Contact Mark to bring a workshop to your organization.
- This interactive workshop helps you and your leaders do a better job of leading through the optimal use of performance measures.
- Learn best practices for managing and reacting to performance measures appropriately (including “Process Behavior Charts”).
- Avoid common mistakes that can slow improvement, demoralize teams, or hamper your Lean journey.
“I can’t look at the typical charts and graphs the same way anymore after that workshop!”
“Mark made complex ideas simple to understand”
- Public Workshop summary (View full description as PDF)
Join speaker, author, and consultant Mark Graban for a small, intimate half-day seminar to learn about methods and practices from his book, Healthcare Kaizen: Engaging Front-Line Staff in Sustainable Continuous Improvements.
You might have heard about other healthcare organizations that are using Lean improvement practices. In particular, many health systems are using “Rapid Improvement Events” (aka “Rapid Process Improvement Workshops”) as a way of driving change. However, a growing number of organizations are also embracing “daily Kaizen” — or a process to facilitate small, meaningful changes as an ongoing continuous improvement methodology. If your organization has not yet started “going Lean,” then daily Kaizen is a great way to get started before making the leap into larger events.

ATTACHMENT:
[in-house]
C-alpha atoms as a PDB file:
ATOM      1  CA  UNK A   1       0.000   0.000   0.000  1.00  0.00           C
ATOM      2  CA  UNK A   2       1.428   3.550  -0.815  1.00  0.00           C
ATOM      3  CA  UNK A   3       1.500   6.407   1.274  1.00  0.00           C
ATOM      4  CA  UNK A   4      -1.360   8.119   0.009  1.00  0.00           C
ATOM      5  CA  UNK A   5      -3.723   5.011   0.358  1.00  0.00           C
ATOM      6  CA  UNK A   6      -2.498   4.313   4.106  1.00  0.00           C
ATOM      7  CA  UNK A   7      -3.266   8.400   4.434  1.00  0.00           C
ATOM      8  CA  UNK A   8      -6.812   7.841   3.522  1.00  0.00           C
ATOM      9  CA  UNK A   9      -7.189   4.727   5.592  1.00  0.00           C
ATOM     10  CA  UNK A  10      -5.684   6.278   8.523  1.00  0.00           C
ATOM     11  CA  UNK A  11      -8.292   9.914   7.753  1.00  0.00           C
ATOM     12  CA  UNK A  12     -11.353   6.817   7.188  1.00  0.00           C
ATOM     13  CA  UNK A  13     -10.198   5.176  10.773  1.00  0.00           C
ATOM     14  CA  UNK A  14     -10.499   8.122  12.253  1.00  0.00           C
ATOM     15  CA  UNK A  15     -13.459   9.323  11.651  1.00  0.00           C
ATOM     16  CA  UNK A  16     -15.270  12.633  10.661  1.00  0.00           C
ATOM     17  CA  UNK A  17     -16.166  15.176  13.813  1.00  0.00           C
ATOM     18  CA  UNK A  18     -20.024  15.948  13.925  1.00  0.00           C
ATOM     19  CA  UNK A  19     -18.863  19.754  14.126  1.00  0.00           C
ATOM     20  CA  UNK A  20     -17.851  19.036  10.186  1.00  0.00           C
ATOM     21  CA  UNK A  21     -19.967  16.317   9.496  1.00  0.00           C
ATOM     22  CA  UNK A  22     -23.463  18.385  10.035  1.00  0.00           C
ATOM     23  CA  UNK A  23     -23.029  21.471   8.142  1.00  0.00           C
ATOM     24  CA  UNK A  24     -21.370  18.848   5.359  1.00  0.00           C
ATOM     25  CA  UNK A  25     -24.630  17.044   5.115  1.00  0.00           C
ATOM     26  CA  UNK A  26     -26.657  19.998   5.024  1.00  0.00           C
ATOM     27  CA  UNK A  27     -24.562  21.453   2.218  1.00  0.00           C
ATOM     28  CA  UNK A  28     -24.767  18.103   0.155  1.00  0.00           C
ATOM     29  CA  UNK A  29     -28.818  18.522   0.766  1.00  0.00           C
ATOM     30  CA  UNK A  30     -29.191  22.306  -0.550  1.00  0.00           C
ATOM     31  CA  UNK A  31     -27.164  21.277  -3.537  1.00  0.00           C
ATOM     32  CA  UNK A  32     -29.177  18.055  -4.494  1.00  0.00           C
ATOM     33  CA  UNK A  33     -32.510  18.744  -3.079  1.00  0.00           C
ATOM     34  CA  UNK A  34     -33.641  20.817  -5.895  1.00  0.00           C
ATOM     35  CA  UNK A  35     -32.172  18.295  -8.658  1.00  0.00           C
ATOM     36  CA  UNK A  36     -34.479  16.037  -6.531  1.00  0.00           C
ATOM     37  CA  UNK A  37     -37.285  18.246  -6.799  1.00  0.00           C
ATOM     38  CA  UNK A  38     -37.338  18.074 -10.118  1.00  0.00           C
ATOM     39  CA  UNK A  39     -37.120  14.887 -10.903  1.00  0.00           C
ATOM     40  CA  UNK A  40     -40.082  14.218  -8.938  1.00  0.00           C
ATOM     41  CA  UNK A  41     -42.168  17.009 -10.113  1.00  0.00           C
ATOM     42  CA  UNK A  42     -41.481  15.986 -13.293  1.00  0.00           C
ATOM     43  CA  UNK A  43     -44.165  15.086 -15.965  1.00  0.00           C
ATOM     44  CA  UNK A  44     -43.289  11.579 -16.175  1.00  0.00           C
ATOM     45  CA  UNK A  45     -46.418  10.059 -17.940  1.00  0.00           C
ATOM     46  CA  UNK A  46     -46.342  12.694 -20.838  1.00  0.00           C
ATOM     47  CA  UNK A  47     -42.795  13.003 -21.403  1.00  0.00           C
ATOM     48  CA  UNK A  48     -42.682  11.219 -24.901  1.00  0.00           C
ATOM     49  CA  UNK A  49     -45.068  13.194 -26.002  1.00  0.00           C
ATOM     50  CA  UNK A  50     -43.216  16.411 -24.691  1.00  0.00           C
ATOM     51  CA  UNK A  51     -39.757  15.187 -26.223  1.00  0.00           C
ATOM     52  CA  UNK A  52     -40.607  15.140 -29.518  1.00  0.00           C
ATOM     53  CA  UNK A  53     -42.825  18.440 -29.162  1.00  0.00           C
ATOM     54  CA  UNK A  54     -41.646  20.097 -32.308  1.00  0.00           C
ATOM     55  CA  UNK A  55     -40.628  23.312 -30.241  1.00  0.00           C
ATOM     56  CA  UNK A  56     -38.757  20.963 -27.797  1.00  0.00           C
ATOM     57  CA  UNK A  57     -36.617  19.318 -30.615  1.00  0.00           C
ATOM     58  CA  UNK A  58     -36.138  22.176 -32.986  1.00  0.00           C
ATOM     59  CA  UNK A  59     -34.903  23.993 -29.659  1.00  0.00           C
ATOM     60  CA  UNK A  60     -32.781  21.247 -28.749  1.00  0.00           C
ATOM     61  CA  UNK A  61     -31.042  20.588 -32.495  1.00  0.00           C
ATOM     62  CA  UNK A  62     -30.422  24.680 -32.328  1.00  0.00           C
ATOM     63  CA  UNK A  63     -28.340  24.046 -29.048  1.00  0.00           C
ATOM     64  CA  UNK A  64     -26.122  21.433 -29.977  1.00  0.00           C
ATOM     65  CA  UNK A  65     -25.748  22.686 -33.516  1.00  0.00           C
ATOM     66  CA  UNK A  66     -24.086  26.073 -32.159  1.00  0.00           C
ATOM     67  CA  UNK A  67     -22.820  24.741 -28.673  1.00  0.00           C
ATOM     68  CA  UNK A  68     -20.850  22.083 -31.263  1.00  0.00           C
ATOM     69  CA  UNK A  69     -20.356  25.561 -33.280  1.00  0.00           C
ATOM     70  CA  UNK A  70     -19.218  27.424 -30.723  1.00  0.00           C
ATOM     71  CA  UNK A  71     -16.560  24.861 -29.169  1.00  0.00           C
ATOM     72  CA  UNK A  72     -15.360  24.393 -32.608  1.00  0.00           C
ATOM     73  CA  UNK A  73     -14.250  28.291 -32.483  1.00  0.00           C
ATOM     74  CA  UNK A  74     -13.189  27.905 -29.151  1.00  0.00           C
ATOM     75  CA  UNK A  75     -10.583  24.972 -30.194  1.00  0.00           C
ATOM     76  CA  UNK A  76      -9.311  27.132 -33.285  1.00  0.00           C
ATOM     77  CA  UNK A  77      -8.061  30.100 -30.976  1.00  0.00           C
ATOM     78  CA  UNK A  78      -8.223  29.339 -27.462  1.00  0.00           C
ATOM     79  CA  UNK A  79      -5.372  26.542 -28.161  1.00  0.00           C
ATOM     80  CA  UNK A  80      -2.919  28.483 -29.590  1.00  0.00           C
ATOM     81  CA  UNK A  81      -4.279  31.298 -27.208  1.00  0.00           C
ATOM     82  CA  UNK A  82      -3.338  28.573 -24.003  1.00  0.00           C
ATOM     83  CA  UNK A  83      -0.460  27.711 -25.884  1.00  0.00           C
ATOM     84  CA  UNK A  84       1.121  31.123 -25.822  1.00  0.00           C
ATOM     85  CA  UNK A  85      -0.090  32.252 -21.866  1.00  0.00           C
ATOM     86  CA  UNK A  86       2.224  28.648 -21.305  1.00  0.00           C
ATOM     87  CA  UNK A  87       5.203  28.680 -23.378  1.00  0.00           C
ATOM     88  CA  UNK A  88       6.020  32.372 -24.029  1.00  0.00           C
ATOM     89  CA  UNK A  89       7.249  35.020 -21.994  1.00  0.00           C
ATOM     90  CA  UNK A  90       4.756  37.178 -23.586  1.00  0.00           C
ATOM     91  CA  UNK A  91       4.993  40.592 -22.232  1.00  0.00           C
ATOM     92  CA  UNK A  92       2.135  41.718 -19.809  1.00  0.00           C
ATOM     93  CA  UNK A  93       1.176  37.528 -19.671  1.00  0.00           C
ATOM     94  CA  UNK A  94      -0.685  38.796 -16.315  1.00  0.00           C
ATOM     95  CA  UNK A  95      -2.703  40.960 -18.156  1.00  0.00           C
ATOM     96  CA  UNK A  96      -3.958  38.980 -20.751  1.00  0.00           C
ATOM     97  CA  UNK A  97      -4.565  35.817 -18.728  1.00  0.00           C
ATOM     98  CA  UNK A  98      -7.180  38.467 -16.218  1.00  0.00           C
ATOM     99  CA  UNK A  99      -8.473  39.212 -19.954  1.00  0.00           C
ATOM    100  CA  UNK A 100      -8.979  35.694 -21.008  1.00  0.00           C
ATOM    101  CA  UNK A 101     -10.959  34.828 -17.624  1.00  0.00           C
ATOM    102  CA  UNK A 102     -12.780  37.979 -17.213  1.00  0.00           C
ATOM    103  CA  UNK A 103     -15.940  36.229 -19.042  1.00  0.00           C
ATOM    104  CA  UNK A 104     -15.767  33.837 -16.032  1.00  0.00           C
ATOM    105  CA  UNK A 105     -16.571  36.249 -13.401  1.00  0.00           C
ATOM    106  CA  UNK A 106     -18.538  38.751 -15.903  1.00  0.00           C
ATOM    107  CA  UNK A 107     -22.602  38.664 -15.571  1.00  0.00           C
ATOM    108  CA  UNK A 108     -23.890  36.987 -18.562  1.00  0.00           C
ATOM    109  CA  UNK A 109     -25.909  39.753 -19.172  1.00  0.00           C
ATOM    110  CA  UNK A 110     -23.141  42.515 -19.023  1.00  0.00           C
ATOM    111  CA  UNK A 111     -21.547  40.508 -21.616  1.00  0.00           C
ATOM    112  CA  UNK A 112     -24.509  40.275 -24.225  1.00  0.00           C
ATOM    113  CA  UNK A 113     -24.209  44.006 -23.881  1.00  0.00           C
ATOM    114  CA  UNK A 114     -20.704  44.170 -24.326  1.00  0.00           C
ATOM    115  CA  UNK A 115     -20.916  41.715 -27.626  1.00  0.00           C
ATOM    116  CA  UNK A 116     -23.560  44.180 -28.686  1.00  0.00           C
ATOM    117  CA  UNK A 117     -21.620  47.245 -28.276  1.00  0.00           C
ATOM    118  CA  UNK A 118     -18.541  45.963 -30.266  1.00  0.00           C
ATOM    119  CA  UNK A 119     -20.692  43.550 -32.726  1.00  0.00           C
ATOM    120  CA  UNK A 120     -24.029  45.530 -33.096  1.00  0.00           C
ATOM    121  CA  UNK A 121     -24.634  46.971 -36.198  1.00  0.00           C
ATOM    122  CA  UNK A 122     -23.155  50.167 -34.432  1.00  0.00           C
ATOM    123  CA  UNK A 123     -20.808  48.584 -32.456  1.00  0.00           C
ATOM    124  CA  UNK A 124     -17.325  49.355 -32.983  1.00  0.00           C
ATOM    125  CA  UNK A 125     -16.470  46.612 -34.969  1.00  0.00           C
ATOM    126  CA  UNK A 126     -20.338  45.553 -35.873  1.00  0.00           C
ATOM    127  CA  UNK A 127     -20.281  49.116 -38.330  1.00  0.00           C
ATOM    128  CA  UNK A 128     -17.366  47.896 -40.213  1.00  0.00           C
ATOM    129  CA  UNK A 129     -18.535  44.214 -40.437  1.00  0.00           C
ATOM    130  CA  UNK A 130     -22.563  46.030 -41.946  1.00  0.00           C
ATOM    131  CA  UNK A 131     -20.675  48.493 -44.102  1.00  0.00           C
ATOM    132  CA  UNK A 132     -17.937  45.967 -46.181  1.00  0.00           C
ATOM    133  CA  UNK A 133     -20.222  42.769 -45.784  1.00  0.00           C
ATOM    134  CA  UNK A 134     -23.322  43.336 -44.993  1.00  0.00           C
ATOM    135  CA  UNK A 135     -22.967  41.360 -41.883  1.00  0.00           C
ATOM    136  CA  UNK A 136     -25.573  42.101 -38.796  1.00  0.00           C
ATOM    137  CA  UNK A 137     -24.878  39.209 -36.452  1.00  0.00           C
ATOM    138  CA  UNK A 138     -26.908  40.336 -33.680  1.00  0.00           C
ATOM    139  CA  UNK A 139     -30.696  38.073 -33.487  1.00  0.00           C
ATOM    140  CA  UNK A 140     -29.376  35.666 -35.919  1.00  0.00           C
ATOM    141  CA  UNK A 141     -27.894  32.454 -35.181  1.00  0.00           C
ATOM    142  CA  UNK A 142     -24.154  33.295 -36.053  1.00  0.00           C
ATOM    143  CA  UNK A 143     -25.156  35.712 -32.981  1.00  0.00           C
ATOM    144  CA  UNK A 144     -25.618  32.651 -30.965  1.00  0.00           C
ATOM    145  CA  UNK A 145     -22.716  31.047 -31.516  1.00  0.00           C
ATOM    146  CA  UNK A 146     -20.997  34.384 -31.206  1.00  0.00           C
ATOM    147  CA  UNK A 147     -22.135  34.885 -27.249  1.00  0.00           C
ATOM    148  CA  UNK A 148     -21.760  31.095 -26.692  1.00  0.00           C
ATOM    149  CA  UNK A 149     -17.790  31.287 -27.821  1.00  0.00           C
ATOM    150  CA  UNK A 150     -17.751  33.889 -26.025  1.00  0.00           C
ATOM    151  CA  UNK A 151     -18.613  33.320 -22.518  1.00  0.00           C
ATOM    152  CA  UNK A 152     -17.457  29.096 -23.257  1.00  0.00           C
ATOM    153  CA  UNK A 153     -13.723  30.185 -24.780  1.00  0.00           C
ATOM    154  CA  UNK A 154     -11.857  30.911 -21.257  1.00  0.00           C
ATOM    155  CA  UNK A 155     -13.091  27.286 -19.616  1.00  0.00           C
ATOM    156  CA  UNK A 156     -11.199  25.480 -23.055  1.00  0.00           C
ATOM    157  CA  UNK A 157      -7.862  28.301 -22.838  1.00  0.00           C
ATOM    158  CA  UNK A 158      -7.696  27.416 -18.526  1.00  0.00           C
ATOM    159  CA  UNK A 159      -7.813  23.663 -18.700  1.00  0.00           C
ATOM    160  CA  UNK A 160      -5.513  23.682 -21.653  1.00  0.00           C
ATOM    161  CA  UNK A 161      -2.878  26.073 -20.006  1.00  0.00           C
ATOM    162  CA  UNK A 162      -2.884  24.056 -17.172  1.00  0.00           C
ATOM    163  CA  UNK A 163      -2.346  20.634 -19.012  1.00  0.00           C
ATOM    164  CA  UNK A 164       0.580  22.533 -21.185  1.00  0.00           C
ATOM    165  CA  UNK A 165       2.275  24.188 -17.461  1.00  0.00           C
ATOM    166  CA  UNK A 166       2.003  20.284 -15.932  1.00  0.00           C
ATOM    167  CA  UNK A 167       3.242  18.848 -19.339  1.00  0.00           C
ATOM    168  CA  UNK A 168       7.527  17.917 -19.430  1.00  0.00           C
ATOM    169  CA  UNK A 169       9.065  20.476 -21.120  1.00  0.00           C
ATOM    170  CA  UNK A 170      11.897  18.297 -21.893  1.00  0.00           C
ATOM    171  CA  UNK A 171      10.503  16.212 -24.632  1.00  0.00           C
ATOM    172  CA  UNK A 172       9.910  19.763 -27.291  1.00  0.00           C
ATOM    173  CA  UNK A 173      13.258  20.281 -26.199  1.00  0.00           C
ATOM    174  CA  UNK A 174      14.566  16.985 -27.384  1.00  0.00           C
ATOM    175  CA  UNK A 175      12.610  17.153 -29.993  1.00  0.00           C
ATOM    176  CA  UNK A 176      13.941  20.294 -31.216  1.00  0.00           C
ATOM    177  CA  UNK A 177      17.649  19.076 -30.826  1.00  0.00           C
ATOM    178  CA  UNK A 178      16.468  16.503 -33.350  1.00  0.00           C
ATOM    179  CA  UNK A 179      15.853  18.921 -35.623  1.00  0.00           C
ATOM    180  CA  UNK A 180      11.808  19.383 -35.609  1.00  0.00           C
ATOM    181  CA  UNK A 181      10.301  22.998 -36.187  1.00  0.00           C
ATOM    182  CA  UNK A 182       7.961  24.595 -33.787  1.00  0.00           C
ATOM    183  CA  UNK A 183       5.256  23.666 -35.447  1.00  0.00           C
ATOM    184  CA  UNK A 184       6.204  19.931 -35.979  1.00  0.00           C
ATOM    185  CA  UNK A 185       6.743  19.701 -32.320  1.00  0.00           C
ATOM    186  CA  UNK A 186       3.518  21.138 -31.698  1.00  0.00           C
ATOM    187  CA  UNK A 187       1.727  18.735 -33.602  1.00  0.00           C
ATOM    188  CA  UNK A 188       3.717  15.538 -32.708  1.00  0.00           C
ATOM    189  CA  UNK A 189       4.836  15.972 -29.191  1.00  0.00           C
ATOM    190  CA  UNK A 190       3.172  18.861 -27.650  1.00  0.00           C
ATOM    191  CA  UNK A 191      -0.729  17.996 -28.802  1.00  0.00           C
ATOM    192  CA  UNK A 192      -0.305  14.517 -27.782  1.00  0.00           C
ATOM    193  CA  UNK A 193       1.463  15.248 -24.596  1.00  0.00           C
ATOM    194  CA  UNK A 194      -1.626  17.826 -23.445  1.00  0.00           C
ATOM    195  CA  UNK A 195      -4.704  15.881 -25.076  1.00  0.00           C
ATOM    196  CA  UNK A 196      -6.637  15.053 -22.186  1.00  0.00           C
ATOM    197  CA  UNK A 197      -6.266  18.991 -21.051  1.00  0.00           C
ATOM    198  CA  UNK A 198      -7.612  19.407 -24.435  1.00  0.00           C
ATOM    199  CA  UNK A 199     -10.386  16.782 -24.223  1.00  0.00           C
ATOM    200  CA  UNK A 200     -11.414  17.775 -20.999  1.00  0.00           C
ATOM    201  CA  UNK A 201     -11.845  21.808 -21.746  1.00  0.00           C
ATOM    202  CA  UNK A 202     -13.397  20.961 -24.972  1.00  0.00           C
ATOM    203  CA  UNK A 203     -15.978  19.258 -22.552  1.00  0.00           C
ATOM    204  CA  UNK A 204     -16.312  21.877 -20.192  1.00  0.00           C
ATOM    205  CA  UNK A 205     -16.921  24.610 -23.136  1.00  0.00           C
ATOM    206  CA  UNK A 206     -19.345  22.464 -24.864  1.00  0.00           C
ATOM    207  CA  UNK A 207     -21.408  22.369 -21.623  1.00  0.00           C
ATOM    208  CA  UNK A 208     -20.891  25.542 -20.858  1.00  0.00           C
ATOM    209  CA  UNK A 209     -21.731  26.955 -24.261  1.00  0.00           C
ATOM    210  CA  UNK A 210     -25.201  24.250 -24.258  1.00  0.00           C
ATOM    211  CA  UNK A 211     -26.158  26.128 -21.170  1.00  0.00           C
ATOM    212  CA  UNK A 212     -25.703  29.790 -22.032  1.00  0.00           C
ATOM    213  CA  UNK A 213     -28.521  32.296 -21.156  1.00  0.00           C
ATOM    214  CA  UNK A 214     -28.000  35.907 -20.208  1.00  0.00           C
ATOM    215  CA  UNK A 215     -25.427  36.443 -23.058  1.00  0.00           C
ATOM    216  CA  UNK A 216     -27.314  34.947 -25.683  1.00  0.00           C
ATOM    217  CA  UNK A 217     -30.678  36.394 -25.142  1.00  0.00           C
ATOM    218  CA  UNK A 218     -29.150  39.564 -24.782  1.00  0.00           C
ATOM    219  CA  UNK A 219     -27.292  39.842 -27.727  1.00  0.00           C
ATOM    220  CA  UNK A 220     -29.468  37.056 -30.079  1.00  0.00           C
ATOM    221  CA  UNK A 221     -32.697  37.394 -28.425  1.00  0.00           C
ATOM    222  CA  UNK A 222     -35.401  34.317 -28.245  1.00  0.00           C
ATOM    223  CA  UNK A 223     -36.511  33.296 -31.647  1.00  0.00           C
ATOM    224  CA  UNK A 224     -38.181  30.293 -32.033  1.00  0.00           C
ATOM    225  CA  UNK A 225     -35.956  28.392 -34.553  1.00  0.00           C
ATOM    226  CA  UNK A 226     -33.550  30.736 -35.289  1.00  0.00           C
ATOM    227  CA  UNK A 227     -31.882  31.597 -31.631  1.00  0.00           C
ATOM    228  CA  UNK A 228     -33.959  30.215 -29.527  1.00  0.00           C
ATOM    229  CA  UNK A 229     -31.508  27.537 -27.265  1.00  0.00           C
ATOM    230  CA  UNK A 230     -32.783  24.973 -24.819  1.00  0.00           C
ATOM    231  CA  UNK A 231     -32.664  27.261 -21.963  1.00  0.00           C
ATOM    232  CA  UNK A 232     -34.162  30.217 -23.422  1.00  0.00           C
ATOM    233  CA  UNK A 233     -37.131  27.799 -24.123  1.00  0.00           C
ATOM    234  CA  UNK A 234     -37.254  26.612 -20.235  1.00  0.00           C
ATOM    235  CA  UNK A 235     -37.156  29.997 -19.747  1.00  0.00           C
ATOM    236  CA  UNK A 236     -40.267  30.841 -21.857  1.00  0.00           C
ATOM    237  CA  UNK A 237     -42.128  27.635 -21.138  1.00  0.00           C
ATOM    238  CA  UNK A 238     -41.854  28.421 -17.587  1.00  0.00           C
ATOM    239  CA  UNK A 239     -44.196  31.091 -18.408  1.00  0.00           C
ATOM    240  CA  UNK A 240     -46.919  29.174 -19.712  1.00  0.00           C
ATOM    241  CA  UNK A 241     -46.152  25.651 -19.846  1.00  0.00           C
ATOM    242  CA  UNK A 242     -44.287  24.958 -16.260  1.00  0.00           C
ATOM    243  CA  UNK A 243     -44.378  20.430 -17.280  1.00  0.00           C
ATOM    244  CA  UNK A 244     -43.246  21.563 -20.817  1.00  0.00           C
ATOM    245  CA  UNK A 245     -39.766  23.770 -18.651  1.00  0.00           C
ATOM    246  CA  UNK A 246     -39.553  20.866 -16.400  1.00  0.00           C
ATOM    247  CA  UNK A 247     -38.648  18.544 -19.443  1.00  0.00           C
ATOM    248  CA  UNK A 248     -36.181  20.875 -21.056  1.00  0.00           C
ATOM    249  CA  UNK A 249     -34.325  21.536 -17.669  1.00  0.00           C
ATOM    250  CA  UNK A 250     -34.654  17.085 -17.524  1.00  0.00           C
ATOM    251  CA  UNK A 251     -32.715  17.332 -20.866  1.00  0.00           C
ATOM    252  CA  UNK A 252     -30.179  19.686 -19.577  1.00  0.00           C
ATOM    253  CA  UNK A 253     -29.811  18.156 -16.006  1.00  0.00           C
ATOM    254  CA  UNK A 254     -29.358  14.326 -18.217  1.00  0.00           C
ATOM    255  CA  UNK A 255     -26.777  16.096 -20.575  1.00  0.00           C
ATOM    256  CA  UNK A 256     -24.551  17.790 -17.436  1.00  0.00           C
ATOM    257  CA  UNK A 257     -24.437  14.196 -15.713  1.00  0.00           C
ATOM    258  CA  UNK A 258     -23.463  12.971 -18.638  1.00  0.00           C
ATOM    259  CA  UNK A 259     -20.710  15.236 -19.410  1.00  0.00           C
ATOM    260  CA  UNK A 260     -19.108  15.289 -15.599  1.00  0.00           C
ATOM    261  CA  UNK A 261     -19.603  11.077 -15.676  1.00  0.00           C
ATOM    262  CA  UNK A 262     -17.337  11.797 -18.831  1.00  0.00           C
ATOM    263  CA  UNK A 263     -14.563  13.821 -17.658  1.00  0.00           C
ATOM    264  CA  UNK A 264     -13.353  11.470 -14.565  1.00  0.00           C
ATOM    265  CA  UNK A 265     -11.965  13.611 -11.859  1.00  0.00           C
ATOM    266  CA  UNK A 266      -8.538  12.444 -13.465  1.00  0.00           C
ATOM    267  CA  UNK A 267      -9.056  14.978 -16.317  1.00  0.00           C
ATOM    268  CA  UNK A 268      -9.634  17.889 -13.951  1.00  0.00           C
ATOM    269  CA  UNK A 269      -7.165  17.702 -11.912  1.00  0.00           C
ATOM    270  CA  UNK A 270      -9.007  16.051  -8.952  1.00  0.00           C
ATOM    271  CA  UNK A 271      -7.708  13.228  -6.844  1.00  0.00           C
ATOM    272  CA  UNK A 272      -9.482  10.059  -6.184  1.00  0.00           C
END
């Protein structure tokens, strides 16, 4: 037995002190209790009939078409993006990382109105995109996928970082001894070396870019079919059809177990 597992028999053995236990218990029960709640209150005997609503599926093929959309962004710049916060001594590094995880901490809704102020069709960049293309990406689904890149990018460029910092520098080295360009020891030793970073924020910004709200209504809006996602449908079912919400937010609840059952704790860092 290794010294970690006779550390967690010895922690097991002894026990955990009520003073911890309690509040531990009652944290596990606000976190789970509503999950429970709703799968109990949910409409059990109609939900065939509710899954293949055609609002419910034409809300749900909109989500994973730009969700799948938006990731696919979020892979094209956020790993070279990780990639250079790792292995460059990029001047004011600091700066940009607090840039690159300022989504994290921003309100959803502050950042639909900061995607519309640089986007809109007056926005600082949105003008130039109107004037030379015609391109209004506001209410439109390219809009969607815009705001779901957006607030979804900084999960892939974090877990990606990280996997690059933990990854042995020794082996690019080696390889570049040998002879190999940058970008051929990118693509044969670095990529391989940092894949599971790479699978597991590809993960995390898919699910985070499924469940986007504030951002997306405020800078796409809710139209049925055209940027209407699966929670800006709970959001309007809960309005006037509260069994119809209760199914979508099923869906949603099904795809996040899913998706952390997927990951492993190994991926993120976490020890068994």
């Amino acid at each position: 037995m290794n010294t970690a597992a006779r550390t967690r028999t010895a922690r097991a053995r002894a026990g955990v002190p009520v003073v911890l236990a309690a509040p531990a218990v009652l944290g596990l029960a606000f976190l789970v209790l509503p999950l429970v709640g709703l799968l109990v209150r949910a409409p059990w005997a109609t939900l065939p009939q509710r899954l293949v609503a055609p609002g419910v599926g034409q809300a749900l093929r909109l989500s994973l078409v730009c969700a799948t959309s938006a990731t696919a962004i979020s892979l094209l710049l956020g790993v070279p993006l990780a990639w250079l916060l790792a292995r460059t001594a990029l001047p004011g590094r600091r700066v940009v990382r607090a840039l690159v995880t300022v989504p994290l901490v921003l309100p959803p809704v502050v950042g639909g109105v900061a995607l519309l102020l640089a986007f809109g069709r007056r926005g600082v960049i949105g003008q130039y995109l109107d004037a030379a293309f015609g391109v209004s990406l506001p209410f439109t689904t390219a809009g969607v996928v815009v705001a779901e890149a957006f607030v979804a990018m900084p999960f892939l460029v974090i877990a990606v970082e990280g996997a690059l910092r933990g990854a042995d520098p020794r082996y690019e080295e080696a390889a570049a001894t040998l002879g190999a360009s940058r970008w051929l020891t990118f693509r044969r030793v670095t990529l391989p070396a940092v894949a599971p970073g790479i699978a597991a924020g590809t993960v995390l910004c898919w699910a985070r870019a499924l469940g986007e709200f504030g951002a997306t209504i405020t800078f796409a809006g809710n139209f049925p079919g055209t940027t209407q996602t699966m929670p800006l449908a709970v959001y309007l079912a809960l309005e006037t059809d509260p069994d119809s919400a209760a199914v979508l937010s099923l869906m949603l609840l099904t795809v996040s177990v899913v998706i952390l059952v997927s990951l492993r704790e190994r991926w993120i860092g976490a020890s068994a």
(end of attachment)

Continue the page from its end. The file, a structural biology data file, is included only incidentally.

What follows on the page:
Attendees will learn through lecture, discussions, and a hands-on exercise that brings the Kaizen improvement methodology to life in a fun way. Registration is limited to 20 people to ensure a high level of interaction.
A comment from an attendee after putting these ideas into practice after the workshop:
I love the quote of one of our employees the other day: ‘We are great at identifying problems at [organization]. We just don't fix them. Now we feel empowered to fix things.'
(this is also a great onsite workshop since we can roll up our sleeves and start improving)
Feedback from an attendee / leader:
“That training was so awesome! You should see all the email traffic back and forth among the participants today. That was EXACTLY what we need to get people who were tepid at best about starting a lean project (not “LEAN”—that is what I learned!) to really look for opportunities to make changes. I cannot thank you enough for the really excellent training.”